Tips to get rid of bugs in the kitchen

Nobody wants to find unwelcome guests in their kitchen, but food attracts bugs and sometimes you just can't avoid it. Here are some tips to stop them in their tracks.

Tips to get rid of bugs in the kitchen

Bay leaf trick

Tiny sawtooth grain weevils, rice weevils and other bugs can enter paper or cardboard containers of flour, rice, oatmeal and breakfast cereal through the tiniest of cracks. Keep them at bay by putting a few dried bay leaves in the containers.

Freeze out

Some bug eggs are in the containers before you bring your groceries home and have yet to hatch. Kill off any eggs by keeping your products in the freezer for the first day or two.

Spicey repellant

One or two whole nutmegs buried in a sack of flour or box of rice or such will help keep tiny invaders out. Some people claim to have successfully repelled bugs by placing sticks of spearmint gum (unwrapped) at different points on the floor of the cabinet where susceptible foodstuffs are stored

Hot pepper attack

If your dried beans or peas are under attack, add a bit of dried hot pepper to the storage container.

Unappetizing grits

It's not that ants don't like to eat this dried-corn breakfast food; they just don't like crawling over powdery or grainy substances. When you see a line of ants on the march in your kitchen, spoon a long thin line of grits in their path and watch them beat a retreat.

Bye bye ants

If you know where ants are entering your kitchen from the outside, sprinkle a bit of cayenne pepper or ground cinnamon outside their door as an unmistakable "unwelcome" mat.

Roach collector

Wrap the outside of an empty jelly jar with masking tape and rub the inside of the jar with petroleum jelly. Pour in an inch of beer and top it with a few small pieces of ripe fruit and four to five drops of almond extract. Place the jar under the sink or anywhere else cockroaches lurk. Roaches will be drawn to the appetizing aroma, climb into the jar (the tape gives them traction), and drop inside to feast — but thanks to the slippery walls, they'll be unable to escape. To dispose of the tipsy roaches, fill the jar with hot water and flush the contents down the toilet.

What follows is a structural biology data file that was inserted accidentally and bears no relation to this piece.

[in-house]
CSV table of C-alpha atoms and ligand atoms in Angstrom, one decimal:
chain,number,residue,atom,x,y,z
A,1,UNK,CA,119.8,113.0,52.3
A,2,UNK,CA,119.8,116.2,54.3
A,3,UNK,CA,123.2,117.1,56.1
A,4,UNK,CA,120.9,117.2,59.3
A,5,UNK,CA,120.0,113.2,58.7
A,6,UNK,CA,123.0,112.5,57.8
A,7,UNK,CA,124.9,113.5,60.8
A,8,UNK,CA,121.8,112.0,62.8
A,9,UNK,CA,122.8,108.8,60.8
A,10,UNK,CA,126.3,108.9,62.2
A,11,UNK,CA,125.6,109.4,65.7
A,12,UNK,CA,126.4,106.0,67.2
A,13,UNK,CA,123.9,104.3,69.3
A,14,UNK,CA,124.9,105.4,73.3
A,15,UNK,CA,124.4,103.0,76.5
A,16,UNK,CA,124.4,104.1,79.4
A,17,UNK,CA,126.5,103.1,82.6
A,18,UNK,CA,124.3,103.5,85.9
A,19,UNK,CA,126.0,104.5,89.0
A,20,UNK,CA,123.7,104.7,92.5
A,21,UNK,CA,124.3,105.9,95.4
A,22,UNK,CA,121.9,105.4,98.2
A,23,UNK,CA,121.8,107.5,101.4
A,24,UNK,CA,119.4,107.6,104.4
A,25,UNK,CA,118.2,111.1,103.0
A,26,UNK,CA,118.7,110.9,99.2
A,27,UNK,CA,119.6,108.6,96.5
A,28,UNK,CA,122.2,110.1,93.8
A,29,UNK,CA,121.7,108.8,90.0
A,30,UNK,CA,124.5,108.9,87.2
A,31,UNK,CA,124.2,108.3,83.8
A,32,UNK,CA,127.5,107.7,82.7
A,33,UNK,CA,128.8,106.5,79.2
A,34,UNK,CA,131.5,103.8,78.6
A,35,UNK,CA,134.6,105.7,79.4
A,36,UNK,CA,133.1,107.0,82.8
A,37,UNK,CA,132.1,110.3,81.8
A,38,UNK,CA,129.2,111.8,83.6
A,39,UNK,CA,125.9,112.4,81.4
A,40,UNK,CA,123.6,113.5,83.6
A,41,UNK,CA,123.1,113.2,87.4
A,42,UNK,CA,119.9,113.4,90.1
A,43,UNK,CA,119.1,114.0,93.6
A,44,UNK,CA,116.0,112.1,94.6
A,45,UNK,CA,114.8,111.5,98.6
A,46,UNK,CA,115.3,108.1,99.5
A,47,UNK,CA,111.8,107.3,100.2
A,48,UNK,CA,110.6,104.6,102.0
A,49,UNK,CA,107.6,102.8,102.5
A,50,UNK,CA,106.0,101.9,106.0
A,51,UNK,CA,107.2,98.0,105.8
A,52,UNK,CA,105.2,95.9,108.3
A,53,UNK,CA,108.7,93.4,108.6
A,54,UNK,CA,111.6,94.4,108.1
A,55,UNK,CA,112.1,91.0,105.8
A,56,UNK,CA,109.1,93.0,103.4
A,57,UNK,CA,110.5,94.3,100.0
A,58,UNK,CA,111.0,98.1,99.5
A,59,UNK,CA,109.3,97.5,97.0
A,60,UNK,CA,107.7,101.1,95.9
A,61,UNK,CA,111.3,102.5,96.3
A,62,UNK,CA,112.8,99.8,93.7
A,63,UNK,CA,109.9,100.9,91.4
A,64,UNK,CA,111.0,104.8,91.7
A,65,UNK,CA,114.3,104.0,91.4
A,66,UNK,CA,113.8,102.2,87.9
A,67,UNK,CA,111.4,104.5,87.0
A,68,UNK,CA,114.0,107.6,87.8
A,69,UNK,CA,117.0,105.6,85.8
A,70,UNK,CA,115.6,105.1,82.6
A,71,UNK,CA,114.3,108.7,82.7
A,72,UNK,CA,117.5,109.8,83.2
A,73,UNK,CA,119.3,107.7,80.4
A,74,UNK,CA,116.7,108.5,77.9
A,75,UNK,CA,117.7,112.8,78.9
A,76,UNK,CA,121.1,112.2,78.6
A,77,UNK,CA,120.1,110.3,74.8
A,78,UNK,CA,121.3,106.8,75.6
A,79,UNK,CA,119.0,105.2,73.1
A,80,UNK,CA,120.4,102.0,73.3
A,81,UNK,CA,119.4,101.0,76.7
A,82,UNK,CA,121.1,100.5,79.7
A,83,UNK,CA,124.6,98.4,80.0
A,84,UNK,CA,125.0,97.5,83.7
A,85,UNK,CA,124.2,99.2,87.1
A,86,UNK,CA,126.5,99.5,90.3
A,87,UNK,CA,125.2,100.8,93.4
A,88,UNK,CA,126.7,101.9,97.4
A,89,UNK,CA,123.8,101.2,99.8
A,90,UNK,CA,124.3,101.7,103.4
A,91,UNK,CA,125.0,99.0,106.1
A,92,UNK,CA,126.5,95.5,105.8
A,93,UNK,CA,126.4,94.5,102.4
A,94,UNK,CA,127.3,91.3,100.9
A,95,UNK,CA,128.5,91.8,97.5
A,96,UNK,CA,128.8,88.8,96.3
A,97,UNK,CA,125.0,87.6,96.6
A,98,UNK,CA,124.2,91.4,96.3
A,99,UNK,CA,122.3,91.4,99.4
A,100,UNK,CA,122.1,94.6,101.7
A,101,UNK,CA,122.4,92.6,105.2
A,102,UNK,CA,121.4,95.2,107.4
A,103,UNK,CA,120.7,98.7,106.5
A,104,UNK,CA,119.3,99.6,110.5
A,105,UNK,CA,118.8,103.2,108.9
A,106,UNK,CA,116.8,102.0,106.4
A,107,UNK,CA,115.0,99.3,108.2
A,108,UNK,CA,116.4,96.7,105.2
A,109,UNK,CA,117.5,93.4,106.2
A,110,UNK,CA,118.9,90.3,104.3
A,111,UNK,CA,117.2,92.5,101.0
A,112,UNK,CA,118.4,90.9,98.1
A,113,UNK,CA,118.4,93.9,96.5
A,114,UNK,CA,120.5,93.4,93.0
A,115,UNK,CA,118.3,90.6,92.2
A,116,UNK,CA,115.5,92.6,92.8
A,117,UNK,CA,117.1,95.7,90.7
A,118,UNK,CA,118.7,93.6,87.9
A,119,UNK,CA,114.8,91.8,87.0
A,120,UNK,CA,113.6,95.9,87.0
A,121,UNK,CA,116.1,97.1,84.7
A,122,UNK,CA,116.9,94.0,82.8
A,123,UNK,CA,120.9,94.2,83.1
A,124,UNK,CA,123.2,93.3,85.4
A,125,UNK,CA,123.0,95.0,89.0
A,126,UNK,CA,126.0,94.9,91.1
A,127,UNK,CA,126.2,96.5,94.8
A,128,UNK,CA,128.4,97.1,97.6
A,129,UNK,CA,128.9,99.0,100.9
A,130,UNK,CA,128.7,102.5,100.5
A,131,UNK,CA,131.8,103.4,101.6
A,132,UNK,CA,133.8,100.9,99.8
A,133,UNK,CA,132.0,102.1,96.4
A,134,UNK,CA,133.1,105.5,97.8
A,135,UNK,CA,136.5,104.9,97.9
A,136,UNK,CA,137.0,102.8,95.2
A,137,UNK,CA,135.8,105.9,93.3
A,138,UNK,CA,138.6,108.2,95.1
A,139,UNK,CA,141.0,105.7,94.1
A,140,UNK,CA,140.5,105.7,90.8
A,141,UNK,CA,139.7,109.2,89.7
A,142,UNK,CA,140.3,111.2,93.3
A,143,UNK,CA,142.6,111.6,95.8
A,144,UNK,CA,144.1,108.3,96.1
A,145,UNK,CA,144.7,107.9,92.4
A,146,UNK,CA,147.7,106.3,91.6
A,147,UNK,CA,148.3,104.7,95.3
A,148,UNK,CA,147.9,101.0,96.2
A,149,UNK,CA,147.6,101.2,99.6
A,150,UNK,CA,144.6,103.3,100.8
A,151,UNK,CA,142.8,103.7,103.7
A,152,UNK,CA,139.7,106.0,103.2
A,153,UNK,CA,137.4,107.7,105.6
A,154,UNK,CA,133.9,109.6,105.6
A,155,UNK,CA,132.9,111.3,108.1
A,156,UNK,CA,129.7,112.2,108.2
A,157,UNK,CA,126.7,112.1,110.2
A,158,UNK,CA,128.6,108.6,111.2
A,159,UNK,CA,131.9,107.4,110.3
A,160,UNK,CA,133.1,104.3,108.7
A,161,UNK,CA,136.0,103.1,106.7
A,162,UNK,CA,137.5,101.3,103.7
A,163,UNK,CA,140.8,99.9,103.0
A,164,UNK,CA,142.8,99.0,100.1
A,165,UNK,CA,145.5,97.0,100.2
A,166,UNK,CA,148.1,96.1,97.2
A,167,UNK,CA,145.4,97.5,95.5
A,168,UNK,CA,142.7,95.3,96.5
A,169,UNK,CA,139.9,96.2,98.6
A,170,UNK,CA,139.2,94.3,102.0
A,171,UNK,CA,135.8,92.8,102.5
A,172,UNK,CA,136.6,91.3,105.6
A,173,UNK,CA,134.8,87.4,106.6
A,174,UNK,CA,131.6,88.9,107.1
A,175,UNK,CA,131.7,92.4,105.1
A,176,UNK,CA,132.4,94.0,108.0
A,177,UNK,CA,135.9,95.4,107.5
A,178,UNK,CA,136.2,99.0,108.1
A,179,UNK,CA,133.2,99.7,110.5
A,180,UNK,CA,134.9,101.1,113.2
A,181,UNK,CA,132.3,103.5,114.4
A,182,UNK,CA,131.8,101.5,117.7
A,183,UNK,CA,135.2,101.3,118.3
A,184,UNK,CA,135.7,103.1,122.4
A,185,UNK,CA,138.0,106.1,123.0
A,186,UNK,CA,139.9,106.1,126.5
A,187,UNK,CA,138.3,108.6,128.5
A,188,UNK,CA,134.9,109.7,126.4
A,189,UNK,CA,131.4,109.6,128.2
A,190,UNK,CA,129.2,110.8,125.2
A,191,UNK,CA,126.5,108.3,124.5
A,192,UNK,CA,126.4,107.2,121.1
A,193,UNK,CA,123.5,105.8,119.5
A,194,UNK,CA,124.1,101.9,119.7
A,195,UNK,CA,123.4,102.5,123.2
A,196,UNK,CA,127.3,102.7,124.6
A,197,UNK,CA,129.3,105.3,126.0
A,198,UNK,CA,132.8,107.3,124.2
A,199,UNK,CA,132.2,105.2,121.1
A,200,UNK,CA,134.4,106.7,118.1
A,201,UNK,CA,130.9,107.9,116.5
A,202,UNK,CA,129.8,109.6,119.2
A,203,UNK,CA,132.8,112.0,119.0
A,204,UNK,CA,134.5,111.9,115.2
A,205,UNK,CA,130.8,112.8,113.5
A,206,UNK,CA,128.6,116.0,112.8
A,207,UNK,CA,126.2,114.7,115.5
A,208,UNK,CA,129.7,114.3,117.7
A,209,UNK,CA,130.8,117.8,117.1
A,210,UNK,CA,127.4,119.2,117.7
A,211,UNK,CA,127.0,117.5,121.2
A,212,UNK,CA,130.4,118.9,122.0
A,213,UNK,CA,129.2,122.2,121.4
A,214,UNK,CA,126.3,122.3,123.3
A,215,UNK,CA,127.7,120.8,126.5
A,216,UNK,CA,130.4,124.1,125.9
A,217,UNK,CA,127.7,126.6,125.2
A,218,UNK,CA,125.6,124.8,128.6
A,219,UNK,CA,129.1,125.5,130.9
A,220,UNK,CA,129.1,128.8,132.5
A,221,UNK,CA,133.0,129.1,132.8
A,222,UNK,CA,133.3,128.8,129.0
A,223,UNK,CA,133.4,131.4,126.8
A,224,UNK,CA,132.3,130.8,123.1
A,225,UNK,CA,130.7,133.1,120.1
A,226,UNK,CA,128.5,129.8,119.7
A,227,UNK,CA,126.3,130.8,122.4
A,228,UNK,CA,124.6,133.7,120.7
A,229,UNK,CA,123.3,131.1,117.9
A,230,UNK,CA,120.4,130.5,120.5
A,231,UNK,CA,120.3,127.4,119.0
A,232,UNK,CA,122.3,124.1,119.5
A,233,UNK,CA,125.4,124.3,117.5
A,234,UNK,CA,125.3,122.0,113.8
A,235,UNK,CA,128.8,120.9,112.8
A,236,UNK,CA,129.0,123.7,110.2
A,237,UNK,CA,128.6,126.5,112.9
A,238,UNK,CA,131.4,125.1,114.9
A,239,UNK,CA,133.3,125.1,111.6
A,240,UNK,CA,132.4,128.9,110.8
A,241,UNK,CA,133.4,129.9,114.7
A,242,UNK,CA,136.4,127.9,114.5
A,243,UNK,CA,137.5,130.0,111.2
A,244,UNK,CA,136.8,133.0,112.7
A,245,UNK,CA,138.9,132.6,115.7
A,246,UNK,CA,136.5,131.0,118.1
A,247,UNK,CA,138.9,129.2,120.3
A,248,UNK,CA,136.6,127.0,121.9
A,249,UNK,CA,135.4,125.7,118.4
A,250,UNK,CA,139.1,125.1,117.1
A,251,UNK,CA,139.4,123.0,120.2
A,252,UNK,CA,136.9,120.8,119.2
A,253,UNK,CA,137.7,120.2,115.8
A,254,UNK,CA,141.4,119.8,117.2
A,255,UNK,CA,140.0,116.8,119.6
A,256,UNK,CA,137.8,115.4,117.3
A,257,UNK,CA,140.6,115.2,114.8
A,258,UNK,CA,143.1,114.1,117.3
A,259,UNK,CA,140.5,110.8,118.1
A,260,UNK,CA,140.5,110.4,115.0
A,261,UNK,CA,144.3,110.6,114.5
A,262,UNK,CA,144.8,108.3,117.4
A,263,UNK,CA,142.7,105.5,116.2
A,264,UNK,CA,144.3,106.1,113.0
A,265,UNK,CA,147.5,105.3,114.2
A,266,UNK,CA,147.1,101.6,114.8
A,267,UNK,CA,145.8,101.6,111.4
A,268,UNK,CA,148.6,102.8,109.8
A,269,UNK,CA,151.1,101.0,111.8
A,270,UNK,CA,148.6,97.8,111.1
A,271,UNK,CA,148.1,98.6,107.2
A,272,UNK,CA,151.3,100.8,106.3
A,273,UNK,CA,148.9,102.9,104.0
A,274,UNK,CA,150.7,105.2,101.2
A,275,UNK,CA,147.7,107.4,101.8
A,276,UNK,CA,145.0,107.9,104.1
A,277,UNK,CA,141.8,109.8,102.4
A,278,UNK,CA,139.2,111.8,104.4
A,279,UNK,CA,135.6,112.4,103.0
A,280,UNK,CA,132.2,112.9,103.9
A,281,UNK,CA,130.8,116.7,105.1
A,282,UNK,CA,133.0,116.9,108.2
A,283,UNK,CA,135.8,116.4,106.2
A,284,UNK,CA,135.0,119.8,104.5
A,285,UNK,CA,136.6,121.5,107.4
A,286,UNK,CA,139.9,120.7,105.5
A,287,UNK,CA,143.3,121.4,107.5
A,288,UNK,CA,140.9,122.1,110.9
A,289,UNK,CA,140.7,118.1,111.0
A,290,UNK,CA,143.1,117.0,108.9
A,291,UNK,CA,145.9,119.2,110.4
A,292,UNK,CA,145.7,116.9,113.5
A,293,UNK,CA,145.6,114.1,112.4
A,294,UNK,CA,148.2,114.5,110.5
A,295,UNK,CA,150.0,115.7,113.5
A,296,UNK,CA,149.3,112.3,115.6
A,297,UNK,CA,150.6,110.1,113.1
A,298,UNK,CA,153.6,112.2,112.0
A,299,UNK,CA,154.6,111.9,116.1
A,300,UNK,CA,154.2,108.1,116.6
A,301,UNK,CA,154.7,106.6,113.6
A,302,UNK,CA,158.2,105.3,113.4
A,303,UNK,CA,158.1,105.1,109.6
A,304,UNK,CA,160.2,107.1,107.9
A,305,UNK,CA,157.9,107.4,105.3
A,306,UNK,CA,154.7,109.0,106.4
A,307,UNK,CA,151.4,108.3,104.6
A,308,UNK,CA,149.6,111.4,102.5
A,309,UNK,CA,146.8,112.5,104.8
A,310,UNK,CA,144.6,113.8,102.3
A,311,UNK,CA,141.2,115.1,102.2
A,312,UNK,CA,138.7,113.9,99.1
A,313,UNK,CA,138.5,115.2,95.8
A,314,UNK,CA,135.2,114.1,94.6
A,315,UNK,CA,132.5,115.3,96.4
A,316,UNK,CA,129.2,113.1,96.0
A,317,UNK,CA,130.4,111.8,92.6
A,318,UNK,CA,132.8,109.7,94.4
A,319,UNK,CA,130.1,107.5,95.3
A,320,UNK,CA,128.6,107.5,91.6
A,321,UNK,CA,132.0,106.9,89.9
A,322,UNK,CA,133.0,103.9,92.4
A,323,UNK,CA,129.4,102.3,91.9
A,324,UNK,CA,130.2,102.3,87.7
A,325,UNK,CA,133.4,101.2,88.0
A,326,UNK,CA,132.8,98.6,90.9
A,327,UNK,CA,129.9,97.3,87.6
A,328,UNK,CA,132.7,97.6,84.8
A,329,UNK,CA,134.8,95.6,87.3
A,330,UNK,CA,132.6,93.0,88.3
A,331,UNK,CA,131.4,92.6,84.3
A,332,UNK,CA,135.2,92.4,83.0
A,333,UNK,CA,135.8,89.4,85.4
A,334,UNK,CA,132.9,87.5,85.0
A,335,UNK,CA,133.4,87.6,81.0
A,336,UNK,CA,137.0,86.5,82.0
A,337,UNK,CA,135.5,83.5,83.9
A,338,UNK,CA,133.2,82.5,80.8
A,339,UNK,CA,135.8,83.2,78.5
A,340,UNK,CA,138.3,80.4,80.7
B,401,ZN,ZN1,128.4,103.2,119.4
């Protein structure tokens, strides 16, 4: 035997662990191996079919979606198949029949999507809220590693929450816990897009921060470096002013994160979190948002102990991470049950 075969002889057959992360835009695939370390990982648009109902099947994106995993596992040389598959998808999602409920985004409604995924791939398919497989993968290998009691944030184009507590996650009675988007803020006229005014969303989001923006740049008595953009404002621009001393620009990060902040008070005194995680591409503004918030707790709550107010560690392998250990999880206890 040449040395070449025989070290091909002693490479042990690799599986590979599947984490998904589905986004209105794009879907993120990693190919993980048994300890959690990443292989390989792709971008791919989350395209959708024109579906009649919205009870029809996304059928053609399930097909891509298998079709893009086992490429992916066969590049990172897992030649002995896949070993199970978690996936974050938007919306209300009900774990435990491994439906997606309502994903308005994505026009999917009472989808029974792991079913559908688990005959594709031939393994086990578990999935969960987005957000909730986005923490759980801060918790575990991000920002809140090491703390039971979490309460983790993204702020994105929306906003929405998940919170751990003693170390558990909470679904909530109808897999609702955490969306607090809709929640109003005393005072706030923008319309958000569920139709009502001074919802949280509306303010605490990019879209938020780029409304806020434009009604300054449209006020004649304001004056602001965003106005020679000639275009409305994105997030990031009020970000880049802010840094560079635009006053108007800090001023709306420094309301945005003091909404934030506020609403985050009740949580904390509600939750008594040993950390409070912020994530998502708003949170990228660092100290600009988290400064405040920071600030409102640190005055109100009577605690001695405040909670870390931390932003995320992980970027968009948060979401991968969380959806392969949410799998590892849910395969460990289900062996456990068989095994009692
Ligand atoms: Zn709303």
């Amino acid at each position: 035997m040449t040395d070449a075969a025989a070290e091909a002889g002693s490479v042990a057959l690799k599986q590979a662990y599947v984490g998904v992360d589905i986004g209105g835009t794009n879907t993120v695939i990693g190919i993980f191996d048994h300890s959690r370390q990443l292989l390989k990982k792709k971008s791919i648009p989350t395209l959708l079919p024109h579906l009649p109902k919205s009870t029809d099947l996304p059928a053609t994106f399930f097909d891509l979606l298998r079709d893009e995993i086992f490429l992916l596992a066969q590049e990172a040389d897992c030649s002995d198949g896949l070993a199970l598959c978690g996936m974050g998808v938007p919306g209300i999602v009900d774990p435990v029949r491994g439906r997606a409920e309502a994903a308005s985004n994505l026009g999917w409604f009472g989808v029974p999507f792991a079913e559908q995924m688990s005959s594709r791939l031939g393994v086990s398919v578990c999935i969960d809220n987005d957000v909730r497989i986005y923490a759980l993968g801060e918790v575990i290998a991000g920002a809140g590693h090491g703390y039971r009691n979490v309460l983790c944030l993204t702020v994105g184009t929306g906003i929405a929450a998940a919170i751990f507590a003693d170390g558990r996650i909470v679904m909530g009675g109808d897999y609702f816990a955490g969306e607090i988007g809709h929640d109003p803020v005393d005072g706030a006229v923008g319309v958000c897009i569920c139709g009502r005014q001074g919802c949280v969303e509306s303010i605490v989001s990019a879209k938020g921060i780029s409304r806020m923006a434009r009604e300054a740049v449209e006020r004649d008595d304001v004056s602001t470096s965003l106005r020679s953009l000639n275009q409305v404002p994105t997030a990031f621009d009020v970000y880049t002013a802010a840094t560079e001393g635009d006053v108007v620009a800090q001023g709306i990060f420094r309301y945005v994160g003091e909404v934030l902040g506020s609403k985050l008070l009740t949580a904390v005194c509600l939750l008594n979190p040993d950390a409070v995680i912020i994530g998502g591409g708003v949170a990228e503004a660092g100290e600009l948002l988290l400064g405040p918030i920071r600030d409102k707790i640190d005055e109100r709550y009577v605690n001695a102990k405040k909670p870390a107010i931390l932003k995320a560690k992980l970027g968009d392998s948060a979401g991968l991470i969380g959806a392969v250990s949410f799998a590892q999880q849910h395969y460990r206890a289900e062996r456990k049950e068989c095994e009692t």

DIY Flypaper

Take a cue from housekeepers of old and trap flies with flypaper, which you can easily make all by yourself. Hang these sticky strips underneath top cabinets, in doorways and from window frames. No hooks needed — just secure the string hangers with masking tape or duct tape.

  • 1 brown paper grocery bag
  • String
  • Tape
  • 150 grams (⅔ cup) sugar
  • 150 millilitres (⅔ cup) light corn syrup
  • 150 millilitres (⅔ cup) water
  1. Cut the bag into strips 3.5 centimetres (1½ inches) wide and 0.3 to one metre (one to three feet) long. Cut 12- to 15-centimetre (five to six inch) pieces of string and secure them to the top of the strips with transparent tape.
  2. Combine sugar, corn syrup, and water in a heavy two-litre (two-quart) saucepan and bring the mixture to a boil over high heat.
  3. Reduce the heat to medium and cook until the liquid thickens.
  4. Use a pastry brush to coat the strips with the liquid and then hang them wherever flies congregate.

You won't be seeing any more unwanted creepy, crawly guests in your pantry when you're armed with these easy, homemade solutions to keep bugs away.

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